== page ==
General Motors' decision to pull the plug on Pontiac means we'll never see a pickup from the once-proud performance brand; at one time or another, there were three it considered building.
However unlikely it might seem, the idea of a Pontiac pickup came to life every couple of decades at Pontiac. In 1958, after watching Ford gain sales success with the Ranchero, GM decided to follow suit with the 1959 El Camino, based on the Chevy Impala. That same year GM also experimented with a Pontiac coupe-utility based on the full-size Catalina sedan, coupe and wagon platform. Legend has it that Pontiac built two of these 1959 “El Catalina” utes. One was used as a parts-hauler around the factory for many years, but the idea was never OK'd for production.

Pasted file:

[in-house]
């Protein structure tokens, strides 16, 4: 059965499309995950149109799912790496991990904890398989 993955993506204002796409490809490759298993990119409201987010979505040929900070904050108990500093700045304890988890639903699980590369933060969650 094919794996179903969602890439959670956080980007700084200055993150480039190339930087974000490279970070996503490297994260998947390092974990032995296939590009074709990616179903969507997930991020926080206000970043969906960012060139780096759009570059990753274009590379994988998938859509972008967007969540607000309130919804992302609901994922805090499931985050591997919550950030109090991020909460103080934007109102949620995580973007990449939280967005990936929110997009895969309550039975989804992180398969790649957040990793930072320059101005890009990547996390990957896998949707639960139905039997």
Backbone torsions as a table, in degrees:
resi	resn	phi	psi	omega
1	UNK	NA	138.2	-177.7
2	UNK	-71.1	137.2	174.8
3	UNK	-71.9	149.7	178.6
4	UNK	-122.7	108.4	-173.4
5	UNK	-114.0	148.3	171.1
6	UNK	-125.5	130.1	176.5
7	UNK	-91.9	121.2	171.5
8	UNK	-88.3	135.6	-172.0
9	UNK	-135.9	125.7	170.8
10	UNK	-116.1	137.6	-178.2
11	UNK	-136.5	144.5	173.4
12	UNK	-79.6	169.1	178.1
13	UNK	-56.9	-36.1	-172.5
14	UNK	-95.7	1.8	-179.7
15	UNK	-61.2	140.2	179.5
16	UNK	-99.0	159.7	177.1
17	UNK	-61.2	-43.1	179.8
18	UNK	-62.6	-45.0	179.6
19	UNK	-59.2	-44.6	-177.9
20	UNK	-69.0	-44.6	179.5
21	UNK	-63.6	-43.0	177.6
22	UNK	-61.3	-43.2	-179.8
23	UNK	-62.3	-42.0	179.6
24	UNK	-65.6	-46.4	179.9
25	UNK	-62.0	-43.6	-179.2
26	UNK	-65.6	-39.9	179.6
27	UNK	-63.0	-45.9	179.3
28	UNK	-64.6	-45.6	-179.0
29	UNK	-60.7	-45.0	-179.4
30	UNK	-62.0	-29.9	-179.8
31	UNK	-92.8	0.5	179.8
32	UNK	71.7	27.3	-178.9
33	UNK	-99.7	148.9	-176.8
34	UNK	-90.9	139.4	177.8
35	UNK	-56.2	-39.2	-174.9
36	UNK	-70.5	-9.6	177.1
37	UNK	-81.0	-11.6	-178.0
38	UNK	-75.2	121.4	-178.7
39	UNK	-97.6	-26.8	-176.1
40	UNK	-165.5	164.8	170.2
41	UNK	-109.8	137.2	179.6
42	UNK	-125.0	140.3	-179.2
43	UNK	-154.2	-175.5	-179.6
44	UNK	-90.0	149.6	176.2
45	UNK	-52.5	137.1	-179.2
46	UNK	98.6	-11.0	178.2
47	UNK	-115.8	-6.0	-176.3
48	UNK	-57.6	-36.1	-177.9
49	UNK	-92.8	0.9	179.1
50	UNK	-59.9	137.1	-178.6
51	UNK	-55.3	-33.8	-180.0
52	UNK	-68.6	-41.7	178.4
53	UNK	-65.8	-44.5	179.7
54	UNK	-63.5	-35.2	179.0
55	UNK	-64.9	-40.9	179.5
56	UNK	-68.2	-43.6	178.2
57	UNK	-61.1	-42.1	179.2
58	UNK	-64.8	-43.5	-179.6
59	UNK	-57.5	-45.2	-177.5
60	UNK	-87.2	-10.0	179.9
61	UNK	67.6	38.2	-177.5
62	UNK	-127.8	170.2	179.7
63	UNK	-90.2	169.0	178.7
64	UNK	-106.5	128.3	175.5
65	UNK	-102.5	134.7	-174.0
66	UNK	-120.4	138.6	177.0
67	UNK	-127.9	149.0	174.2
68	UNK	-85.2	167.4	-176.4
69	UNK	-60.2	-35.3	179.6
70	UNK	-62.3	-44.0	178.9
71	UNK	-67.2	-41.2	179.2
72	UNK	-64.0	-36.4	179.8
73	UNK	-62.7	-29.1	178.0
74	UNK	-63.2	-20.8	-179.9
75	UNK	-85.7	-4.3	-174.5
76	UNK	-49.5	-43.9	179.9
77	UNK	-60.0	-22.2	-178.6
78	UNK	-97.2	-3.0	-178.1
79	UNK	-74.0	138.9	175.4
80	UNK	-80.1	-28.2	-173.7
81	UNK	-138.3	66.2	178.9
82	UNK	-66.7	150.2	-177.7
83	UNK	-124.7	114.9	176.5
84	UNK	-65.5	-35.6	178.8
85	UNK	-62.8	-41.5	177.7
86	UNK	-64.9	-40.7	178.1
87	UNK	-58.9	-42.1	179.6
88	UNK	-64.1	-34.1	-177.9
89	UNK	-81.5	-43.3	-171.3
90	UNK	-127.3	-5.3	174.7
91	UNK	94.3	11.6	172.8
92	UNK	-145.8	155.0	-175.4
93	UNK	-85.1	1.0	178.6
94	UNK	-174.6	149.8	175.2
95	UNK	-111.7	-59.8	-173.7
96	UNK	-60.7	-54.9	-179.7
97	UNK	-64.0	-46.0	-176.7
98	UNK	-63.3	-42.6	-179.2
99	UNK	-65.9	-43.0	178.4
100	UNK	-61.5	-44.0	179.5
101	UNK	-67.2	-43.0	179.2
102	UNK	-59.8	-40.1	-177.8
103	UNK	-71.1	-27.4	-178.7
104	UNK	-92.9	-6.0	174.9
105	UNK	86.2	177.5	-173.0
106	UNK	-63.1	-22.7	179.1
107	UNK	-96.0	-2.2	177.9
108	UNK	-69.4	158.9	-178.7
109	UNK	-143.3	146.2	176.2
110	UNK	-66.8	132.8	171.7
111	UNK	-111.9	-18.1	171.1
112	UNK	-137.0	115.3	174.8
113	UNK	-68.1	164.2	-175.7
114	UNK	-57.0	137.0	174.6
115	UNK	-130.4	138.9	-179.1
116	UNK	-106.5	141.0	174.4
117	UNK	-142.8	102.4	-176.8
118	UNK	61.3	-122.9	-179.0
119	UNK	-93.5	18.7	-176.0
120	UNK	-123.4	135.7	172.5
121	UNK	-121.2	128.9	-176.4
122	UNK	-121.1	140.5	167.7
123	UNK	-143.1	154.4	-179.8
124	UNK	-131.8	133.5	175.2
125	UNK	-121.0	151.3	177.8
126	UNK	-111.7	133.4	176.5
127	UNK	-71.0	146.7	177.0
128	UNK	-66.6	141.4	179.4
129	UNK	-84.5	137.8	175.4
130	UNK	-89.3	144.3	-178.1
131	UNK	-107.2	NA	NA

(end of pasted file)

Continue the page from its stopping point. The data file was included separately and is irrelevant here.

In 1978, GM created an all-new midsize platform for the Chevy El Camino and its near-identical stablemate, the GMC Caballero (called the Sprint until 1977). Hoping to sell something with a stronger identity instead of different badging, Pontiac and GMC teamed up to create a coupe-utility that shared its front end and sporty wheels with the aggressive-looking LeMans-trimmed Grand Am. The so-called "Grand Amino" prototype was shown to executive management but axed in favor of the El Camino/Caballero status quo.
The last effort by Pontiac to build a pickup was its most serious. It came in 2008 when the 2010 Pontiac G8 ST was introduced to the public at the New York auto show. The G8 sport truck was based on the Holden ute from Australia, where car-based trucks have long been popular. It would have come to market with a 361-horsepower V-8 had it not been killed as part of GM's initial restructuring efforts to survive the current financial crisis that has now caused GM to kill the Pontiac brand all together.